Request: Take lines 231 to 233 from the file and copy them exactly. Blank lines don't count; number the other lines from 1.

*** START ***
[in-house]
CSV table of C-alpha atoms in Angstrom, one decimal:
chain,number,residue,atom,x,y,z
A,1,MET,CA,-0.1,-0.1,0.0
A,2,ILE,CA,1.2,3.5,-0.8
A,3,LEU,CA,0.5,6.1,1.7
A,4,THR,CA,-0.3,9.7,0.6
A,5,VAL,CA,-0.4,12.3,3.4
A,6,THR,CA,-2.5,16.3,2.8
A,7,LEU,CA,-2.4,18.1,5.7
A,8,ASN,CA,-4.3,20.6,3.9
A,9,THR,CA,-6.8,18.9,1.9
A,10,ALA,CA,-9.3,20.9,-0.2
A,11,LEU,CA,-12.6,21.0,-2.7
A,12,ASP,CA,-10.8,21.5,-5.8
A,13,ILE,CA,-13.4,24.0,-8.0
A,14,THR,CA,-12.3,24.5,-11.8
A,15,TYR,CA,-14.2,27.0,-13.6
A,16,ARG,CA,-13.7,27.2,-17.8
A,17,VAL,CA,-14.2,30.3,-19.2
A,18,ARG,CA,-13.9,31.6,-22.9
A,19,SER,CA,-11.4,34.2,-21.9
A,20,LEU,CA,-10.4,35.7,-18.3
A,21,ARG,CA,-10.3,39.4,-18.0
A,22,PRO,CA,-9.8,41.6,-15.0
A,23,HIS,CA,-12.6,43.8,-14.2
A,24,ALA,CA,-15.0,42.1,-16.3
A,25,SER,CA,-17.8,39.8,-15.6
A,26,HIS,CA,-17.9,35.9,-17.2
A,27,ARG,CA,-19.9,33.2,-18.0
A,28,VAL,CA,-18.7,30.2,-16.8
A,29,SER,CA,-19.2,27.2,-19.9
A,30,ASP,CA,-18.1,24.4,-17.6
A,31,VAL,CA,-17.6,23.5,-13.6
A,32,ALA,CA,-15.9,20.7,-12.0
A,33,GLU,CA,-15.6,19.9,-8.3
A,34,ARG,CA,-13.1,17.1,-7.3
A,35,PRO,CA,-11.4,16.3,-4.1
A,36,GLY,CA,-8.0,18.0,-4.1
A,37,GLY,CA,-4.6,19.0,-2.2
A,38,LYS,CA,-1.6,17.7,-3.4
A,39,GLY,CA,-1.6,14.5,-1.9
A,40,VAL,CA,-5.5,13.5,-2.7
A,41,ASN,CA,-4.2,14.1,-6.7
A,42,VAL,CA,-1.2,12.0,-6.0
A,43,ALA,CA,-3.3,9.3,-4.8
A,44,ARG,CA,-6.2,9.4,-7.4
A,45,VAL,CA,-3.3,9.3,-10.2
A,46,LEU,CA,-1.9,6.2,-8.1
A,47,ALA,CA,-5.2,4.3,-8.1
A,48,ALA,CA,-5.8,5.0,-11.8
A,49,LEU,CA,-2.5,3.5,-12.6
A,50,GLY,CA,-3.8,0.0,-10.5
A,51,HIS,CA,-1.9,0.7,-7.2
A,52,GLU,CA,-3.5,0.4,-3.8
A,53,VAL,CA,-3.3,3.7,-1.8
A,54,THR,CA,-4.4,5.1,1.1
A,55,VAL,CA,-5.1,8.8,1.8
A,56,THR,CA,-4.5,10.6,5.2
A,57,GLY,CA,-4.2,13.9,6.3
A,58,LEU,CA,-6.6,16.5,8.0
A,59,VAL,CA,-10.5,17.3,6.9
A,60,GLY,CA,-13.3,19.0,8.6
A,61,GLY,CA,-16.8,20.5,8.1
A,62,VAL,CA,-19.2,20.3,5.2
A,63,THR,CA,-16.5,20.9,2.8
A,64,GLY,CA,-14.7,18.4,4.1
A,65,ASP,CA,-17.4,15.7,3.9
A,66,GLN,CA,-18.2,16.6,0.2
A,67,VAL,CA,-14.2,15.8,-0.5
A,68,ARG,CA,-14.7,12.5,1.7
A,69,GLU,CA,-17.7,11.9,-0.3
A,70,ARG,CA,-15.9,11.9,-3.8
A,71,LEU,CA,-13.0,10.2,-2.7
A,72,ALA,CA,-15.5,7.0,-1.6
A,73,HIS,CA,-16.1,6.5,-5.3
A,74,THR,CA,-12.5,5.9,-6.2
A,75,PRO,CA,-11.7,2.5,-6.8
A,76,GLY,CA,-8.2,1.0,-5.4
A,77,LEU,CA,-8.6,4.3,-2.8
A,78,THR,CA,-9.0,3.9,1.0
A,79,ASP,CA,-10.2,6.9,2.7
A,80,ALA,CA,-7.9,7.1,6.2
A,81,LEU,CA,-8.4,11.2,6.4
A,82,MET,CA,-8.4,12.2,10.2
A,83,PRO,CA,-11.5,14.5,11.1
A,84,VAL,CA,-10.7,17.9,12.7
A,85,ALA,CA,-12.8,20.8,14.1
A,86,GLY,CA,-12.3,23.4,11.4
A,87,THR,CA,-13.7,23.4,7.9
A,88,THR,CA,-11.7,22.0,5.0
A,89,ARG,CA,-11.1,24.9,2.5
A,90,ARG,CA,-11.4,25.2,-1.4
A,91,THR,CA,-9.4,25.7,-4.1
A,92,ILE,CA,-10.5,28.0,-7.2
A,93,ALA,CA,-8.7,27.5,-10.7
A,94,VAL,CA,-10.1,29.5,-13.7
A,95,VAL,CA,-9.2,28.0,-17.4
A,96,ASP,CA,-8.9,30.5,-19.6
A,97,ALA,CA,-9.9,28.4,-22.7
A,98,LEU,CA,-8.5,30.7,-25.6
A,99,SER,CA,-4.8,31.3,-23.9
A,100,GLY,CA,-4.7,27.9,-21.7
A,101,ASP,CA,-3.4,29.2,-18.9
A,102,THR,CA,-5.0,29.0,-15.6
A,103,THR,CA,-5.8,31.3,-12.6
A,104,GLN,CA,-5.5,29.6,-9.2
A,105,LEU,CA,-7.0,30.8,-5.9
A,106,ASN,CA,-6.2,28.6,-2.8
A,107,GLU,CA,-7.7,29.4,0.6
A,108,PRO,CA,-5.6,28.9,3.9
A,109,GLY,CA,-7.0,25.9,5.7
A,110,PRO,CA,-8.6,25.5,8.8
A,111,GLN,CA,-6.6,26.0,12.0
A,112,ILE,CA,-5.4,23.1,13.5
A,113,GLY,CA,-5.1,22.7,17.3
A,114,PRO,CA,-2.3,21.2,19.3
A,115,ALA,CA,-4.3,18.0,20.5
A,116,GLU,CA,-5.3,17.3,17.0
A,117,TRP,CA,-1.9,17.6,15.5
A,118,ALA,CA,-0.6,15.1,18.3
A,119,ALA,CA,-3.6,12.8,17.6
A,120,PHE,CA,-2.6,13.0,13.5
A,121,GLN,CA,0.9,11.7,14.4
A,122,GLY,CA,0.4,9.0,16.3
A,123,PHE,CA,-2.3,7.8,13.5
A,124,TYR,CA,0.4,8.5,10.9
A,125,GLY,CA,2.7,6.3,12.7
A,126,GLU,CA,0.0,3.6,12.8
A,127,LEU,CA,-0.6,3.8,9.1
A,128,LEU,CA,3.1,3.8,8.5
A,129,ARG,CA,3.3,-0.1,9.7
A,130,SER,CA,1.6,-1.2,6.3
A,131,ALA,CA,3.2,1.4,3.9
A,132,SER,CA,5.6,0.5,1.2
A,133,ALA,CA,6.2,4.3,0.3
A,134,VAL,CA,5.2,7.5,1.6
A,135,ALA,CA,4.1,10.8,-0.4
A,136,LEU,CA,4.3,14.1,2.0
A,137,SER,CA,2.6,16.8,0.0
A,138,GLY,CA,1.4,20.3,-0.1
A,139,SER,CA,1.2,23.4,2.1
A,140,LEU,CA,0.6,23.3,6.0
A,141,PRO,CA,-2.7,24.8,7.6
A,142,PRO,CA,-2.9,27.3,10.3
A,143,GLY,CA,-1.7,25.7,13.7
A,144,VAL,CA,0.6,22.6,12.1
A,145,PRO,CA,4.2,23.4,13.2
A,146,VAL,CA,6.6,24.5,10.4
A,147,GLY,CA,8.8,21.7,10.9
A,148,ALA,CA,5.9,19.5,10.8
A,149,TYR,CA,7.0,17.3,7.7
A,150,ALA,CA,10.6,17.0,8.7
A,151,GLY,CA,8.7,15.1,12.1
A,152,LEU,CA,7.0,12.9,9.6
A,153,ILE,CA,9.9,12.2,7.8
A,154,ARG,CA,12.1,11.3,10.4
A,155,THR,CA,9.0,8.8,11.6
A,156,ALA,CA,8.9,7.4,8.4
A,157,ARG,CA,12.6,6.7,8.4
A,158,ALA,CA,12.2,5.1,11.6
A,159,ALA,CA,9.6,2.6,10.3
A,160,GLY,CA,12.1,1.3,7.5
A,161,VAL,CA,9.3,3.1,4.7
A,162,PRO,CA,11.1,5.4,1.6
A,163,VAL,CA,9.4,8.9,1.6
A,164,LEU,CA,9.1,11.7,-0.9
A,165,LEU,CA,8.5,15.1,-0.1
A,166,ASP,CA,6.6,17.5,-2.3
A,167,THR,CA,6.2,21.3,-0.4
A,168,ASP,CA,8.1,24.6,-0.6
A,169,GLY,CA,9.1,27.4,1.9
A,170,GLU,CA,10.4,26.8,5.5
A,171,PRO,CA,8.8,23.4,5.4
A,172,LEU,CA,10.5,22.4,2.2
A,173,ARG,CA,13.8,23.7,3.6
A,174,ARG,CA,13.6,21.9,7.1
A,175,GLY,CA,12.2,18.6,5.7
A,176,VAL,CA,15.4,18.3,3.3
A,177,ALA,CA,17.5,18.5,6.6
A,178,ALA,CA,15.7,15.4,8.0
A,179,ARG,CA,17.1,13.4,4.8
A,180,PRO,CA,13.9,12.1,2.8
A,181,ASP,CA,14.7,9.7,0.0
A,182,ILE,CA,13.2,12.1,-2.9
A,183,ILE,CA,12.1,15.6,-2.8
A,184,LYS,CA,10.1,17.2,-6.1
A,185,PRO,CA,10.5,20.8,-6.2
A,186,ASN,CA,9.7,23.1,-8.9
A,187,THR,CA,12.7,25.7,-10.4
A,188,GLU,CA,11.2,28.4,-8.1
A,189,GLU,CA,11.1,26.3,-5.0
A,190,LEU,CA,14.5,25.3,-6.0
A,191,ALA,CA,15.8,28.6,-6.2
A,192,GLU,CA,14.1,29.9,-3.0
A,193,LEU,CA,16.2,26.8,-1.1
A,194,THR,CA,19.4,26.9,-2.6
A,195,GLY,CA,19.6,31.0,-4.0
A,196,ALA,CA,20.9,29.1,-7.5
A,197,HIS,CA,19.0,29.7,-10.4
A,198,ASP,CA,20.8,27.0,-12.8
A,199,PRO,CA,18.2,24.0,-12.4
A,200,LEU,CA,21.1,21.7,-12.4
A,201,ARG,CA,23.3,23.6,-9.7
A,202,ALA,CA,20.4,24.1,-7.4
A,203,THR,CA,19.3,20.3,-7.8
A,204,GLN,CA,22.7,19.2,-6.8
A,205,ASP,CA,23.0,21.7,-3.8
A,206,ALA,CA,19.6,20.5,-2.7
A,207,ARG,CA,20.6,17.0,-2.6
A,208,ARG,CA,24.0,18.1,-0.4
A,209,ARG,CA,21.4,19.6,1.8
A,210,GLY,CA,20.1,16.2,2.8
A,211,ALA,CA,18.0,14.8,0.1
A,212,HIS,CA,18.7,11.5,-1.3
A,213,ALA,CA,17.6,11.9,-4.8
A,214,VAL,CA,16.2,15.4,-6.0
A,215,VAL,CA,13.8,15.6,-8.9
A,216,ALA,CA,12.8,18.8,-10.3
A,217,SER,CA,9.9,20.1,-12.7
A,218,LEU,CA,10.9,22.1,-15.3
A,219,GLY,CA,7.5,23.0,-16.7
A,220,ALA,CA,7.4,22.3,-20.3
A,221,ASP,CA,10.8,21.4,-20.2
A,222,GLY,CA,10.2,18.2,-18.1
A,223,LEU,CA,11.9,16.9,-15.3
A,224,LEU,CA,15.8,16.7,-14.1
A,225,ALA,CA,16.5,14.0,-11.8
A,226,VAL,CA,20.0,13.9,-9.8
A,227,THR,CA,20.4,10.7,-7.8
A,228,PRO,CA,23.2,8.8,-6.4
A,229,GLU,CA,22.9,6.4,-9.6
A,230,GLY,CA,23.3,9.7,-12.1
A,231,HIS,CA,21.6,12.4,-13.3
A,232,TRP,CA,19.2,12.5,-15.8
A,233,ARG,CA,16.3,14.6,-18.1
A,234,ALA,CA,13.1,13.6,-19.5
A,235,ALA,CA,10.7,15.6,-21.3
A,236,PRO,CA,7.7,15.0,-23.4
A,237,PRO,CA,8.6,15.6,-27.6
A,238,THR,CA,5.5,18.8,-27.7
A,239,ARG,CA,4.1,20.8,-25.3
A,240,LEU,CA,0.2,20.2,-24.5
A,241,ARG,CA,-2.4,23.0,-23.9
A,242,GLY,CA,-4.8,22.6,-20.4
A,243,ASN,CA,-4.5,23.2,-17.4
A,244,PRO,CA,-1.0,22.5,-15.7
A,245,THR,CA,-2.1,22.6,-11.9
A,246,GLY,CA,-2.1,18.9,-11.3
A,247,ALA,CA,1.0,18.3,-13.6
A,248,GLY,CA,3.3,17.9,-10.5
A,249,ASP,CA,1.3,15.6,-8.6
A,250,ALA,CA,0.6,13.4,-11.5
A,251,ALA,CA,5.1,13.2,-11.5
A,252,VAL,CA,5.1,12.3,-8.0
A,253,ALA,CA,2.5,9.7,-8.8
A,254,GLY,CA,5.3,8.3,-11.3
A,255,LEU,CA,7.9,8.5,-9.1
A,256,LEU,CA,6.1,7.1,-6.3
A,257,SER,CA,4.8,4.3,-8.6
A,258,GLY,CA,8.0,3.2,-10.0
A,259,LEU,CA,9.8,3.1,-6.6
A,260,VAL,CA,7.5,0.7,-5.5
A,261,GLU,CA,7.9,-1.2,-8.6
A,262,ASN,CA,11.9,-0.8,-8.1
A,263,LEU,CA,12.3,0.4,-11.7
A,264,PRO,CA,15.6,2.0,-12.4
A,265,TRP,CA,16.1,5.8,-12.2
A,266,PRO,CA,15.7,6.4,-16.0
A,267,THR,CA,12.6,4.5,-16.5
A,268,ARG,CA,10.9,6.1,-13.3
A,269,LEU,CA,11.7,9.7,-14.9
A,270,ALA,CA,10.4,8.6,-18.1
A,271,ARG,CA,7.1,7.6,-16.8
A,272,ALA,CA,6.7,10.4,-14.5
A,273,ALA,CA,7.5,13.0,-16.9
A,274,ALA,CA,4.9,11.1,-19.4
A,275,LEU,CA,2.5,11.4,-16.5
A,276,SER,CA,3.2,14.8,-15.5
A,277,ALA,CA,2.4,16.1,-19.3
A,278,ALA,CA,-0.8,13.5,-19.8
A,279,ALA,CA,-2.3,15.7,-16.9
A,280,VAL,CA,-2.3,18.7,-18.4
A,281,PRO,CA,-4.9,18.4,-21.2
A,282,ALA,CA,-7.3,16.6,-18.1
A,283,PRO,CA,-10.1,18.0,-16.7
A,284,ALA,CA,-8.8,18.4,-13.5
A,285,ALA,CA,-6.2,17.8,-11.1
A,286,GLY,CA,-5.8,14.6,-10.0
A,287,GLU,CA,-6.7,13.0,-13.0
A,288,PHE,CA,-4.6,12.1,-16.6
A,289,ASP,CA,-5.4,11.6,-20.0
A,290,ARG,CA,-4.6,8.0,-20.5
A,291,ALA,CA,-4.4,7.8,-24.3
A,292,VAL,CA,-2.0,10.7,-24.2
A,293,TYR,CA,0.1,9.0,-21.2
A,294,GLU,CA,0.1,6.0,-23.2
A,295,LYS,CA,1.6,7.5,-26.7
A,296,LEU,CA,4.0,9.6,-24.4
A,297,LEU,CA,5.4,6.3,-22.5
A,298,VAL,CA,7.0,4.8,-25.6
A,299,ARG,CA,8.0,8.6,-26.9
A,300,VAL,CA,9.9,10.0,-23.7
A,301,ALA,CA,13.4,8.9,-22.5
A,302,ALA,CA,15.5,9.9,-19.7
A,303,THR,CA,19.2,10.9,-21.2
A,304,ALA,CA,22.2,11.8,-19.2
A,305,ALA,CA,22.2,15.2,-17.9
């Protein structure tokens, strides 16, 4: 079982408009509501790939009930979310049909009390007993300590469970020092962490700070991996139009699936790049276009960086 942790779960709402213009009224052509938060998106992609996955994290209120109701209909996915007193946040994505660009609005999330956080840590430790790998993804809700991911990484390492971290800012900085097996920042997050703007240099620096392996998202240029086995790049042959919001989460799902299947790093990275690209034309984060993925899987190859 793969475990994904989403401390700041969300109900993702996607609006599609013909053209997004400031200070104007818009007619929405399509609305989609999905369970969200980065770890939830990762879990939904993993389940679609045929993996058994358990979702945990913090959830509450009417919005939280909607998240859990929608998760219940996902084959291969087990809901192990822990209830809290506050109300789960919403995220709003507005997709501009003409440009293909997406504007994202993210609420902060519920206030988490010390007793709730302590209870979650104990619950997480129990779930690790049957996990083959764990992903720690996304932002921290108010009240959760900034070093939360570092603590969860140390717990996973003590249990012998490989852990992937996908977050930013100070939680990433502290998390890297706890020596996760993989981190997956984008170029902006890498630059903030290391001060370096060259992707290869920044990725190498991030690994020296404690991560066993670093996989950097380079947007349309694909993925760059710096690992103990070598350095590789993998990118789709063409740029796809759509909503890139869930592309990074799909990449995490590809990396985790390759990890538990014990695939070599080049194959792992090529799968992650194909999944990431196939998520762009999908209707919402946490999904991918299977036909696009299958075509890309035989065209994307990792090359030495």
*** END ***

A,228,PRO,CA,23.2,8.8,-6.4
A,229,GLU,CA,22.9,6.4,-9.6
A,230,GLY,CA,23.3,9.7,-12.1